U.S. meat producer Tyson Foods Inc reported a lower quarterly profit due to higher feed costs for its chickens, while strong pork exports helped results beat estimates.
Tyson shares were up 2 percent in early trading, while the broader market was down 2.2 percent.
The company, which produces beef, pork and chicken, now predicts its chicken unit, the nation's largest, will lose money in the current quarter.
Springdale, Arkansas-based Tyson has been unable to raise meat prices fast enough to offset higher costs due to large supplies of chickens in the markets.
The price of corn fed to the chickens its raises more than doubled this year. And the price of cattle and hogs that it buys for its beef and pork plants are at record highs.
I think it is an early warning sign the economy was not as strong as people thought it was, Paul Aho, economist with Poultry Perspective, said of the weak meat sales.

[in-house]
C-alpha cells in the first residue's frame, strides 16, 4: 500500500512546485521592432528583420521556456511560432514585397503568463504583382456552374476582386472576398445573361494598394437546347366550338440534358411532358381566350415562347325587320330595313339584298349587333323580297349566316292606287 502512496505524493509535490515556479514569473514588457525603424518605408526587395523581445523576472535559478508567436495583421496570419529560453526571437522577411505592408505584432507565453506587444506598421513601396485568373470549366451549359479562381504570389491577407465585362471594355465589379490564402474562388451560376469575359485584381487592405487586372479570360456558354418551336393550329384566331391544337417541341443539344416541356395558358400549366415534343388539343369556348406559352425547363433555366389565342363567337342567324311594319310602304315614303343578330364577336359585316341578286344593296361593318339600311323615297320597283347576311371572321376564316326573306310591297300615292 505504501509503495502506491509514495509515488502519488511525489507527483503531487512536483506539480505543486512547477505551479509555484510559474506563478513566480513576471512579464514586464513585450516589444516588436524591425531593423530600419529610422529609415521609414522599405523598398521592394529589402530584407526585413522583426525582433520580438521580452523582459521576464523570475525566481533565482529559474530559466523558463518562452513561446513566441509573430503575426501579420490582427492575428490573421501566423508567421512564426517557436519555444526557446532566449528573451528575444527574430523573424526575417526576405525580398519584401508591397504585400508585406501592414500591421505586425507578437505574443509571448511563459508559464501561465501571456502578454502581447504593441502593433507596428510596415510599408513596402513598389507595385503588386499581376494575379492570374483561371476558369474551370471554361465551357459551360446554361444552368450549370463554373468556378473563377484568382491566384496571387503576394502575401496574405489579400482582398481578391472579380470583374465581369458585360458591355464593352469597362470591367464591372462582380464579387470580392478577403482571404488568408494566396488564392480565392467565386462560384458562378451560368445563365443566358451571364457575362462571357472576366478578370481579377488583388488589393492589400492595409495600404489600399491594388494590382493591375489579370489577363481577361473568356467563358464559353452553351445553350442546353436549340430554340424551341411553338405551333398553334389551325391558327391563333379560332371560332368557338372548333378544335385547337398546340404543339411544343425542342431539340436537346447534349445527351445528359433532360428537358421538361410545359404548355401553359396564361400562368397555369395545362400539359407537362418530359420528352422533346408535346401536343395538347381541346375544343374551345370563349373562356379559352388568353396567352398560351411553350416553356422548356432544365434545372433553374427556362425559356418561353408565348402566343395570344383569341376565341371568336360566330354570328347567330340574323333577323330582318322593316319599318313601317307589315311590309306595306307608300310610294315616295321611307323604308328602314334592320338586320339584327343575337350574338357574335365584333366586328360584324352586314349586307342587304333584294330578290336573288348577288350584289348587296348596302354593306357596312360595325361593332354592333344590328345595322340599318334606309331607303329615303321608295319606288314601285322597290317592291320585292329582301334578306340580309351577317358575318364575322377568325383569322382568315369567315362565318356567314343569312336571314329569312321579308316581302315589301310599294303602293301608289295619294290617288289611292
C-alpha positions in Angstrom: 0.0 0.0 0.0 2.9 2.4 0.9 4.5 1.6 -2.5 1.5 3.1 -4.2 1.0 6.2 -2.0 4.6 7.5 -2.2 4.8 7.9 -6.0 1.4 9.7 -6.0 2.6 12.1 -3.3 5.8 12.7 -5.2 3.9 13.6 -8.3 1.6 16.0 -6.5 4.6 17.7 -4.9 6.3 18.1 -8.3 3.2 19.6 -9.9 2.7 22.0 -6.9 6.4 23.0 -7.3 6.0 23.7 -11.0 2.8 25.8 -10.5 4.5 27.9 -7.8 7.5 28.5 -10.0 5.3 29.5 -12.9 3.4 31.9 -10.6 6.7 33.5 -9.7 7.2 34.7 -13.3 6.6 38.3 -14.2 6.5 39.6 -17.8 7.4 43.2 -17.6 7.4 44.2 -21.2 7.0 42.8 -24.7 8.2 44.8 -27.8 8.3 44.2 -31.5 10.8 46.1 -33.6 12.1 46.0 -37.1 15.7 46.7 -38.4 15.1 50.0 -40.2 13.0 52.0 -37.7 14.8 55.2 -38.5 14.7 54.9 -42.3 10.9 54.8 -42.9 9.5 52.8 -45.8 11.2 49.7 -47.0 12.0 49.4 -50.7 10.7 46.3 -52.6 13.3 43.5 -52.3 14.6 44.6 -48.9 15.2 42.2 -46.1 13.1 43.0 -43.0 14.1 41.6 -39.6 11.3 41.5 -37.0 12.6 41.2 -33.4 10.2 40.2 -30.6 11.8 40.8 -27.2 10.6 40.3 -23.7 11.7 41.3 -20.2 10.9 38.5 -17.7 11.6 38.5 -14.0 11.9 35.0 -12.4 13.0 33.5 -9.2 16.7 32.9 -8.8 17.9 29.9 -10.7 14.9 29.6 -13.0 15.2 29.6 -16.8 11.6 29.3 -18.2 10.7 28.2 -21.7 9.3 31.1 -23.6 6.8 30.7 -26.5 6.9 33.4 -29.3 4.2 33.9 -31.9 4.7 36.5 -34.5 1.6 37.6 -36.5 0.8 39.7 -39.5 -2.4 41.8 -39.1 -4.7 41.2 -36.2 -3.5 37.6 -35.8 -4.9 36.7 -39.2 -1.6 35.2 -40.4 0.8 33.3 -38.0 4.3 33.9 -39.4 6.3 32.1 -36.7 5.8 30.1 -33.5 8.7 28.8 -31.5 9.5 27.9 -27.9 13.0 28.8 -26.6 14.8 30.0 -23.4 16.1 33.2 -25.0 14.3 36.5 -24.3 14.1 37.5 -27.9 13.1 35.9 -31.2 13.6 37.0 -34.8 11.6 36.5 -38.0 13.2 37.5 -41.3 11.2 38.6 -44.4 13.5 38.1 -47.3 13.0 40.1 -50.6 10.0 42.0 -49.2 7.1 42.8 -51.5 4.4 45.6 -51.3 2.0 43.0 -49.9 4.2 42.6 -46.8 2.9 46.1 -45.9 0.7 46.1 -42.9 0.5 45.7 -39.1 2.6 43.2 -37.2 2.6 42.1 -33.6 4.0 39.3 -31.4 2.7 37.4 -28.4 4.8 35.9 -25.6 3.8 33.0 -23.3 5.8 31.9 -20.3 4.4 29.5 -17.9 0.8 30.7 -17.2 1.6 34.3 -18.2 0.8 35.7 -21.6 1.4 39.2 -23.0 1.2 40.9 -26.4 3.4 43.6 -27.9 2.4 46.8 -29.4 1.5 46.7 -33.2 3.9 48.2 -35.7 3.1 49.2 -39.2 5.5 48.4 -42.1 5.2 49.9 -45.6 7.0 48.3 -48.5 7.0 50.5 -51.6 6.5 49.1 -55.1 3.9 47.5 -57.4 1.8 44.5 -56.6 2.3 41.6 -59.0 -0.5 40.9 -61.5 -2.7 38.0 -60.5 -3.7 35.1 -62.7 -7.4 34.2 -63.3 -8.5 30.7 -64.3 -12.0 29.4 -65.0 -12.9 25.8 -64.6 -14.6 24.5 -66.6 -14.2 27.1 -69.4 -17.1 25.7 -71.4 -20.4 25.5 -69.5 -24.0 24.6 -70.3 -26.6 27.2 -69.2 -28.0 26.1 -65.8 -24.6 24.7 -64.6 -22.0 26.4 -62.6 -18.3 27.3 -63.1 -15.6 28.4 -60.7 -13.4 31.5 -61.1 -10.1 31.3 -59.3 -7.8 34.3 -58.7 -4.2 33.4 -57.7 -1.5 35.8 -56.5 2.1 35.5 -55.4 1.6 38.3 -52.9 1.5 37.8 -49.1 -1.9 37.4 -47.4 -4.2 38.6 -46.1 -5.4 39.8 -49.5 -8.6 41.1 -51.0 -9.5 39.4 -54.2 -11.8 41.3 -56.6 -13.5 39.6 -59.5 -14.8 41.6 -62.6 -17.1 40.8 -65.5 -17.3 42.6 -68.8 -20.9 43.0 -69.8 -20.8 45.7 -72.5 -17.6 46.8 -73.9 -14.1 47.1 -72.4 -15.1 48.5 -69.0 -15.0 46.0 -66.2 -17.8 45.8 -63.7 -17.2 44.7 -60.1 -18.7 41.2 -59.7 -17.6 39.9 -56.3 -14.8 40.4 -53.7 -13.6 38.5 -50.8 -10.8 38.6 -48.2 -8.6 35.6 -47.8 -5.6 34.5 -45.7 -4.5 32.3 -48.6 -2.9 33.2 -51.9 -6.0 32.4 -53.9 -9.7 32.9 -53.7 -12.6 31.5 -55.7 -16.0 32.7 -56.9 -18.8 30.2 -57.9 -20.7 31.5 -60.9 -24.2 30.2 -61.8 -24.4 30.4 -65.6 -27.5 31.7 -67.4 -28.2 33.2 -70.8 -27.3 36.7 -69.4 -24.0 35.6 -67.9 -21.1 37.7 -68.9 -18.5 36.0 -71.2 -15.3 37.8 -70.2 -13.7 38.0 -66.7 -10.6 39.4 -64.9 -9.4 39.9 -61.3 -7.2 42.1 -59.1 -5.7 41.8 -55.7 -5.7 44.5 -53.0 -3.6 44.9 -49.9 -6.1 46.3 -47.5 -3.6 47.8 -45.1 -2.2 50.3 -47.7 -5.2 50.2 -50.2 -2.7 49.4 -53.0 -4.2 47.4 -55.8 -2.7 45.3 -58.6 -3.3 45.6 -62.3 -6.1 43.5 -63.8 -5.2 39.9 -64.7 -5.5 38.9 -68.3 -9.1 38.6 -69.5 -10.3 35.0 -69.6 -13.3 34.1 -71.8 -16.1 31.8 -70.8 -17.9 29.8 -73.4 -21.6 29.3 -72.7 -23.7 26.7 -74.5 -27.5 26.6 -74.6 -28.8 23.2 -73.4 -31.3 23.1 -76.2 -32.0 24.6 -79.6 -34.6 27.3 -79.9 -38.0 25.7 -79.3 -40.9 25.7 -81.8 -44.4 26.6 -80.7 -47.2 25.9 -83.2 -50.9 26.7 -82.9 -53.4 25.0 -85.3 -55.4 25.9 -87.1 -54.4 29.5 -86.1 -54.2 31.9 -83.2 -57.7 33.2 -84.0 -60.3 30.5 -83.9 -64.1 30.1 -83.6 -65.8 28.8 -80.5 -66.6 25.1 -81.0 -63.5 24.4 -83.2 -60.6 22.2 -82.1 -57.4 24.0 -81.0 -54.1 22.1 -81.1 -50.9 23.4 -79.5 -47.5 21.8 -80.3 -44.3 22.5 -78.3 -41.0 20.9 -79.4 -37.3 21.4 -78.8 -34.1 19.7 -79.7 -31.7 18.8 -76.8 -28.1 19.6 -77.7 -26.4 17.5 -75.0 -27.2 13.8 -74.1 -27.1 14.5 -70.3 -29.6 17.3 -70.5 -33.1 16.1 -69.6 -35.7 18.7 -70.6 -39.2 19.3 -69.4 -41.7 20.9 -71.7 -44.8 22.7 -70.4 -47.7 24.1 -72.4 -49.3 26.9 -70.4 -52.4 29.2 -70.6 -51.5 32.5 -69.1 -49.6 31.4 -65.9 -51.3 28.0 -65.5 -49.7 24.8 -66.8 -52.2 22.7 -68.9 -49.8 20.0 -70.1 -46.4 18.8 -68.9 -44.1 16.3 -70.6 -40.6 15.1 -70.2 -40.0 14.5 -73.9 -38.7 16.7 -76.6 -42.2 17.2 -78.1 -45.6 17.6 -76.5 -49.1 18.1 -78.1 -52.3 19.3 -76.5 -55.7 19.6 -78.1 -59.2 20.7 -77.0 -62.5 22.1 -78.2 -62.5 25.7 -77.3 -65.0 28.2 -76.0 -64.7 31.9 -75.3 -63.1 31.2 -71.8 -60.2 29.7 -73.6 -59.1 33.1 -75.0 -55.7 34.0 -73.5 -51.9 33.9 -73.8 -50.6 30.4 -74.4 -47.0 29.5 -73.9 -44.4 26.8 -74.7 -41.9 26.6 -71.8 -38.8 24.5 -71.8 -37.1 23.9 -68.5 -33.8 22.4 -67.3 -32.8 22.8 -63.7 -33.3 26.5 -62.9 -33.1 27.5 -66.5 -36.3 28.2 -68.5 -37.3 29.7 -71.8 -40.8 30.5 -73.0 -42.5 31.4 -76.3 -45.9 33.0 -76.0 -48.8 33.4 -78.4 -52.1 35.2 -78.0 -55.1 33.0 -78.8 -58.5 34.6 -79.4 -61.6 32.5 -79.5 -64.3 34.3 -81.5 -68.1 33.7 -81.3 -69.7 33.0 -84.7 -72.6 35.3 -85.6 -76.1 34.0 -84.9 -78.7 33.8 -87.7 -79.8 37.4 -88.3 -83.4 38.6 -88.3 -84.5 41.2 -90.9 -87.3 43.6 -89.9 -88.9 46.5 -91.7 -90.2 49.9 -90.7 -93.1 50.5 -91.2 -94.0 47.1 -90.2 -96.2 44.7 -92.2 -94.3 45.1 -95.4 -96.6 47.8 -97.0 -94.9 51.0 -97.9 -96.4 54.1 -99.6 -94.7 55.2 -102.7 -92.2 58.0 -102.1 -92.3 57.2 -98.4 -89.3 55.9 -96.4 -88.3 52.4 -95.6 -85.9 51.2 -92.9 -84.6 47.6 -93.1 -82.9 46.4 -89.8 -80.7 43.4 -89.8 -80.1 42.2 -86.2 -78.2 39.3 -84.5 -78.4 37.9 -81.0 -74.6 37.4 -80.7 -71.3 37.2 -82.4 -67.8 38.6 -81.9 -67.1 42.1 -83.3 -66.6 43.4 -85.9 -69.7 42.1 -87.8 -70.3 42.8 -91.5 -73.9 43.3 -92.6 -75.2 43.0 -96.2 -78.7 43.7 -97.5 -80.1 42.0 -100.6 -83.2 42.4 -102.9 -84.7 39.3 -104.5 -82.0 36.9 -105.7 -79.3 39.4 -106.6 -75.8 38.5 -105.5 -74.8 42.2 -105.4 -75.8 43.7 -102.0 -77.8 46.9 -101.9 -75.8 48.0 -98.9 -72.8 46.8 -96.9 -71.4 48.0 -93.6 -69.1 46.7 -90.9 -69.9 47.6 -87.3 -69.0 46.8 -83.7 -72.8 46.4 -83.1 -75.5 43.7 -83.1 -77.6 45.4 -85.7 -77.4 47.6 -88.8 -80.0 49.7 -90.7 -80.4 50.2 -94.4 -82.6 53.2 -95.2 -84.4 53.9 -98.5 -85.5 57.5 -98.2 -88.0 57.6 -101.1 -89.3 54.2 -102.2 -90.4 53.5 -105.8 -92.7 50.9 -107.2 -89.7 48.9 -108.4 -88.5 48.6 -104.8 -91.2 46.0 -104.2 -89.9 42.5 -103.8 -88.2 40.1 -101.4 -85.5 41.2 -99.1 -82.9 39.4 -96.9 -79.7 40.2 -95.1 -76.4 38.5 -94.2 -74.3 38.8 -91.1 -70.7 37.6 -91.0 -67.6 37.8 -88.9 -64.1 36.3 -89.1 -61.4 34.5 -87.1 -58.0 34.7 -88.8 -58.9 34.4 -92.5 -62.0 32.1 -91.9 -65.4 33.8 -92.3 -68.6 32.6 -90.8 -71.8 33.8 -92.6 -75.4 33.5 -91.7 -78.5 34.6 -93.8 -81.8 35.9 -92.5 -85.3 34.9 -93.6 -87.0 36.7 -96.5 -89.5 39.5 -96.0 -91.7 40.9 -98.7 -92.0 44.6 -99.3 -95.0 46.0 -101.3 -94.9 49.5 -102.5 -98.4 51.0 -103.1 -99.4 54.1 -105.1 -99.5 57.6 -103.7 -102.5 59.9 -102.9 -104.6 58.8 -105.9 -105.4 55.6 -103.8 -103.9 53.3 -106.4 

Tyson's chicken unit, like its competitors, also has been hurt by weak chicken sales. Producers have been cutting production, but Tyson said that should not affect supplies until late in the current quarter.
The pork segment's returns were above the new normalized range, the company said. We expect pork exports to remain strong in fiscal 2012.
Operating income dropped in all three meat segments. The largest decline came from the chicken unit, which fell 85 percent.
The weak U.S. economy and high unemployment was largely responsible for the sluggish meat sales, Chief Executive Donnie Smith said during a conference call with Wall Street analysts.
Because of these factors, we expect our chicken segment will likely experience a loss for the fourth quarter of fiscal 2011, the company said.
Previously, the company has predicted chicken would be profitable in every quarter this fiscal year.
The largest U.S. meat processor earned $196 million, or 51 cents per share, for the third quarter ended on July 2, compared with $248 million, or 65 cents a share, a year earlier.
Excluding an unusual reduction in income tax expense, the results were 46 cents per share. Wall Street, on average, forecast 40 cents, according to Thomson Reuters I/B/E/S.
Revenue rose to $8.25 billion from $7.44 billion.
Tyson shares were up 2 percent to $16.65 at the New York Stock Exchange.
(Additional reporting by Phil Wahba; Editing by Lisa Von Ahn and Derek Caney)